According to recent reports 11.5 million people have less than £100 in savings to fall back on, and nine million often use credit cards and payday loans to meet essential weekly food and energy bills.
Against this backdrop, online bank first direct have just launched The Money Wellness Index: a new study which analyses the emotional health of the nation when it comes to people’s money.
The report, made up of over 4,000 respondents, found that the UK’s overall ‘money wellness score’ is 47 out of 100, and as a nation, we are currently experiencing low levels of money wellness, irrespective of income. This score indicates there is an underlying sense of negativity and uncertainty when it comes to how the nation feels about their money.
Some key findings:
- Nearly half (48%) of people aged 18-55 admit to feeling anxious about money
- A third (32%) of those aged 18-35 are struggling to sleep at night as they have money on their minds
- 46% of people say they feel alone when it comes to managing their finances
- A quarter (26%) of people admit that social media makes them feel worse about their financial situation [this is significantly worse among younger people, with almost half (45%) of 18-34 year olds admitting seeing how other people live their lives on social media makes them feel worse about their money]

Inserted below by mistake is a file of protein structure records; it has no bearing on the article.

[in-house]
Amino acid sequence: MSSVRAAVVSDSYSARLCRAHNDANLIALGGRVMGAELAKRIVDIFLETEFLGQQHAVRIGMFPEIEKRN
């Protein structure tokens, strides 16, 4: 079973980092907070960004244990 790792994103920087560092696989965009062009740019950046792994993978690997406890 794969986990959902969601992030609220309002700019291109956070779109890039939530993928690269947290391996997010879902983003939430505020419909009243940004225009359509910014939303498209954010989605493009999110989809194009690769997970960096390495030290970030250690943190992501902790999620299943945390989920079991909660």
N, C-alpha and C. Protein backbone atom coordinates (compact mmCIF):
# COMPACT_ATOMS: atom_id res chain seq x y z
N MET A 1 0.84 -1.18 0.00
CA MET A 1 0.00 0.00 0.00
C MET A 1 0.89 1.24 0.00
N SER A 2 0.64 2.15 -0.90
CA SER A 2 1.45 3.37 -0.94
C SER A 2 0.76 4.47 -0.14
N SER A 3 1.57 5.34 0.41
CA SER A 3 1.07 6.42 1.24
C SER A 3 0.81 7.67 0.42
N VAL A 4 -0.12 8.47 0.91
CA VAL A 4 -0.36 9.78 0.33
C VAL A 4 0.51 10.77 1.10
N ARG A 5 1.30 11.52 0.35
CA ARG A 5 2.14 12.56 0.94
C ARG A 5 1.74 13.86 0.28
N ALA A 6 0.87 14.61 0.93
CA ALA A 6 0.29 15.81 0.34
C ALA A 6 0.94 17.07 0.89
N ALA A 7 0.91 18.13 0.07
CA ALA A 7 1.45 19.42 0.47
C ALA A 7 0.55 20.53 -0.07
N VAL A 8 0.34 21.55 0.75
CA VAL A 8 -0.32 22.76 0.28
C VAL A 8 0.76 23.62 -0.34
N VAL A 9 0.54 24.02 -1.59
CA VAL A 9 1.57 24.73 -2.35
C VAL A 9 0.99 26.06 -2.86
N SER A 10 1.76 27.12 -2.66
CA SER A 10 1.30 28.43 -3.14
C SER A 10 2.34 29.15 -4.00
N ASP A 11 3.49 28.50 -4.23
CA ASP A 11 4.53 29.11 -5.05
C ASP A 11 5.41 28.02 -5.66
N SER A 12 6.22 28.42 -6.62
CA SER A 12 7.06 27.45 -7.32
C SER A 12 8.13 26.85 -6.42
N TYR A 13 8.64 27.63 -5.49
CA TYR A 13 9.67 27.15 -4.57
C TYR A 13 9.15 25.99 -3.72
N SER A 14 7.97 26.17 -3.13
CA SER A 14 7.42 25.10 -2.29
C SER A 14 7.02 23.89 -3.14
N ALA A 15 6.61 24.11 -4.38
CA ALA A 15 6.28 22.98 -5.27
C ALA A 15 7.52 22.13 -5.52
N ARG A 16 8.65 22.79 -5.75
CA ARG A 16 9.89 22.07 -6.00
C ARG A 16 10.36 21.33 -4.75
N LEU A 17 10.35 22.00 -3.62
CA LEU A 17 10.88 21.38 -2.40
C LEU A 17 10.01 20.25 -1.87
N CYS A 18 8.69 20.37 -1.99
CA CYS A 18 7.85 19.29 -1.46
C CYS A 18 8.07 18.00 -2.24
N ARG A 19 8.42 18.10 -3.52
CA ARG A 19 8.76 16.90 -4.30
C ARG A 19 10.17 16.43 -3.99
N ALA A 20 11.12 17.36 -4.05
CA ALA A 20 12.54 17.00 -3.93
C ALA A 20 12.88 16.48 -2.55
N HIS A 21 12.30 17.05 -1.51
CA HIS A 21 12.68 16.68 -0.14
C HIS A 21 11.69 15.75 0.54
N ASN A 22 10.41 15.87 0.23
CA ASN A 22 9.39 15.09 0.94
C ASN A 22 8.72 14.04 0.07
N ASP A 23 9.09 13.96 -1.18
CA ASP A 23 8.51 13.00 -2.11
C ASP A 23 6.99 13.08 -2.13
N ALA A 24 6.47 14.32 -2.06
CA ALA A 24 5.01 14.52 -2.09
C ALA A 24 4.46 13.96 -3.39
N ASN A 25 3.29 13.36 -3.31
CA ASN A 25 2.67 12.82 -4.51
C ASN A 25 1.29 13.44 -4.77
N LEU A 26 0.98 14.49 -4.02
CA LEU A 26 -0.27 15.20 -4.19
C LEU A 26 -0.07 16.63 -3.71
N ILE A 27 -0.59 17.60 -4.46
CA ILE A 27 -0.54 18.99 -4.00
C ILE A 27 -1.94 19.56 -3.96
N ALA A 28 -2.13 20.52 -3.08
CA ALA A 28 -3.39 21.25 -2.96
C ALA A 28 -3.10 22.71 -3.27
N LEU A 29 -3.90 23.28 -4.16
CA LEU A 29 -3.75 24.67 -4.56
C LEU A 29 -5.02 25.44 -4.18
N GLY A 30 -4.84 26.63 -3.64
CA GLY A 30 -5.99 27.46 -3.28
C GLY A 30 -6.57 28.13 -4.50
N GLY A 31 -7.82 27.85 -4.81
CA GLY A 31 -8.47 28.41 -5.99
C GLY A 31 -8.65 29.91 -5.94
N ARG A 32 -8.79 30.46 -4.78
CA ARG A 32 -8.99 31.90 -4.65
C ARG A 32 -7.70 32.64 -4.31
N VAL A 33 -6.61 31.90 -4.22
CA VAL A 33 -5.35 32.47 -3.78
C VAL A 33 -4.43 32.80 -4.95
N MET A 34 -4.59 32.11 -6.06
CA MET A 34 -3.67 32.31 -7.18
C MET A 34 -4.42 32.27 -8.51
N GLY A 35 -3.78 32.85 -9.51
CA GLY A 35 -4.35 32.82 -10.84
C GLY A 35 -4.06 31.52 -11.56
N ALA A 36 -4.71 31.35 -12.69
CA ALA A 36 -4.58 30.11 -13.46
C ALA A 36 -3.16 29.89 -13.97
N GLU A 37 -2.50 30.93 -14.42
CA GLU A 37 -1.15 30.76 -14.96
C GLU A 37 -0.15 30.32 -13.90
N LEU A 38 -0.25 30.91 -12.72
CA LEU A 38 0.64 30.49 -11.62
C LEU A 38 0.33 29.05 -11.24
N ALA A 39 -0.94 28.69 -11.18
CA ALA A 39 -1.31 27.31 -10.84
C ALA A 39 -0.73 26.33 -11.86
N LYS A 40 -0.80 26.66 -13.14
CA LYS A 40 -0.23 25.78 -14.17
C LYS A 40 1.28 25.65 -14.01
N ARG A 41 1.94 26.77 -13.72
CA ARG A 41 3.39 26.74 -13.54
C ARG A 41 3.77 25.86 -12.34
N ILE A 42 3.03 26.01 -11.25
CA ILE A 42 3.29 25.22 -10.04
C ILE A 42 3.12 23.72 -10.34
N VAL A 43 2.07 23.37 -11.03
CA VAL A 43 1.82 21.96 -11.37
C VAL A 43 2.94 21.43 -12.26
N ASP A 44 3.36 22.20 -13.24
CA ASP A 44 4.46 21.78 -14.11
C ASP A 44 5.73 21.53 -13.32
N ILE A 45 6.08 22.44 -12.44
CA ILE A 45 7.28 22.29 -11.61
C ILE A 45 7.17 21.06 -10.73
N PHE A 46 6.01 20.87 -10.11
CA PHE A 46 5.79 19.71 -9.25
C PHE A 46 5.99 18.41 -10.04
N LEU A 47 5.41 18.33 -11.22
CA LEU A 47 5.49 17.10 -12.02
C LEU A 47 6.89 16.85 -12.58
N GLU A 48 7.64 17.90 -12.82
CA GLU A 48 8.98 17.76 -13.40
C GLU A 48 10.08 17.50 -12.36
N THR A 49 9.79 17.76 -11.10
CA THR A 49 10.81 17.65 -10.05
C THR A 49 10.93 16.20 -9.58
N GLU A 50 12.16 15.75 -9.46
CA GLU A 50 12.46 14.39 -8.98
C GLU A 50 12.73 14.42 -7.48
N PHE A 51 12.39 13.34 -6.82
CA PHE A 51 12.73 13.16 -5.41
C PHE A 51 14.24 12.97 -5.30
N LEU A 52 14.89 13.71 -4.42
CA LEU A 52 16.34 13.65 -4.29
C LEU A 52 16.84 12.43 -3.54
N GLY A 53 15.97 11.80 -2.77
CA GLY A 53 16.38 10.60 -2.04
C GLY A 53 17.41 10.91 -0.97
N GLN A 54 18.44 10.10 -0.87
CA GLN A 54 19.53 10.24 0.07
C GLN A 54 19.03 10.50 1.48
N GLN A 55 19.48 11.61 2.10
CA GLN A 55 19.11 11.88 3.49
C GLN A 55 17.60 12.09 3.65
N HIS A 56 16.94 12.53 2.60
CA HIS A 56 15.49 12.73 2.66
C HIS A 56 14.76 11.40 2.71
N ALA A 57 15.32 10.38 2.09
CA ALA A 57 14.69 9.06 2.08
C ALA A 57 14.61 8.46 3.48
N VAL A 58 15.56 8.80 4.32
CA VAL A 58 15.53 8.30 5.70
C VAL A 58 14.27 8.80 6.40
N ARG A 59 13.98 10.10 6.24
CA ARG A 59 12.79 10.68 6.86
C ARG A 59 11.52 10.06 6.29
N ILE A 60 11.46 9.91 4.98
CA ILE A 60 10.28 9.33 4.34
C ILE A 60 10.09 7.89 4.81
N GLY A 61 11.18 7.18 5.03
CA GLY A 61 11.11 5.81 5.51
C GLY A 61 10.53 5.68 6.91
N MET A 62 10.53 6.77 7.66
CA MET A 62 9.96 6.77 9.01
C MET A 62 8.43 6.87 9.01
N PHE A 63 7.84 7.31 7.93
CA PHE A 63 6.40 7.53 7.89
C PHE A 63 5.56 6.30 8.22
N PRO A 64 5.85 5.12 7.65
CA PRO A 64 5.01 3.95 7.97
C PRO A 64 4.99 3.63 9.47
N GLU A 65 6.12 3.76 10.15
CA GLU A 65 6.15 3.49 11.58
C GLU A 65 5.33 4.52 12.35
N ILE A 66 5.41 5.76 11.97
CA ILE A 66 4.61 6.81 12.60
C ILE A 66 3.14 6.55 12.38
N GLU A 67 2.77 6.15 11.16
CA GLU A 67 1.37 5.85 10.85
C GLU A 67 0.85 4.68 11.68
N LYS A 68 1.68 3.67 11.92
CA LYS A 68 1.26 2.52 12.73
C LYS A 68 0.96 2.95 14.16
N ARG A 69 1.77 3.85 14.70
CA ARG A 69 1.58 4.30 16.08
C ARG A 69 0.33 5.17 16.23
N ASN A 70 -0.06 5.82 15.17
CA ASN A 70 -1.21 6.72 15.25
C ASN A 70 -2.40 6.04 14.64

- Half (50%) of people say they’re satisfied with their current financial situation, but 48% are worried about their financial future
Research suggests that the way the UK population feel about money is rated as one of the most important factors to their overall wellbeing (it’s behind only our personal relationships and mental wellbeing in general, and we rate it as more important than a healthy diet, physical fitness and job satisfaction). Yet the data also show that people aren’t prioritising money wellness, despite the growing demand for other mainstream wellness trends.
The Money Wellness Index survey is set to be repeated annually and it’ll be interesting to see how the wellness level changes over time, and how the bank uses the information to help its customers. There seem to be opportunities for changing styles of communication, making good advice feel more relatable and empowering, and adding more of the human touch so people feel less alone.
Disclosure: I have no professional relationship or history of collaborations with first direct, I just thought the survey results were interesting.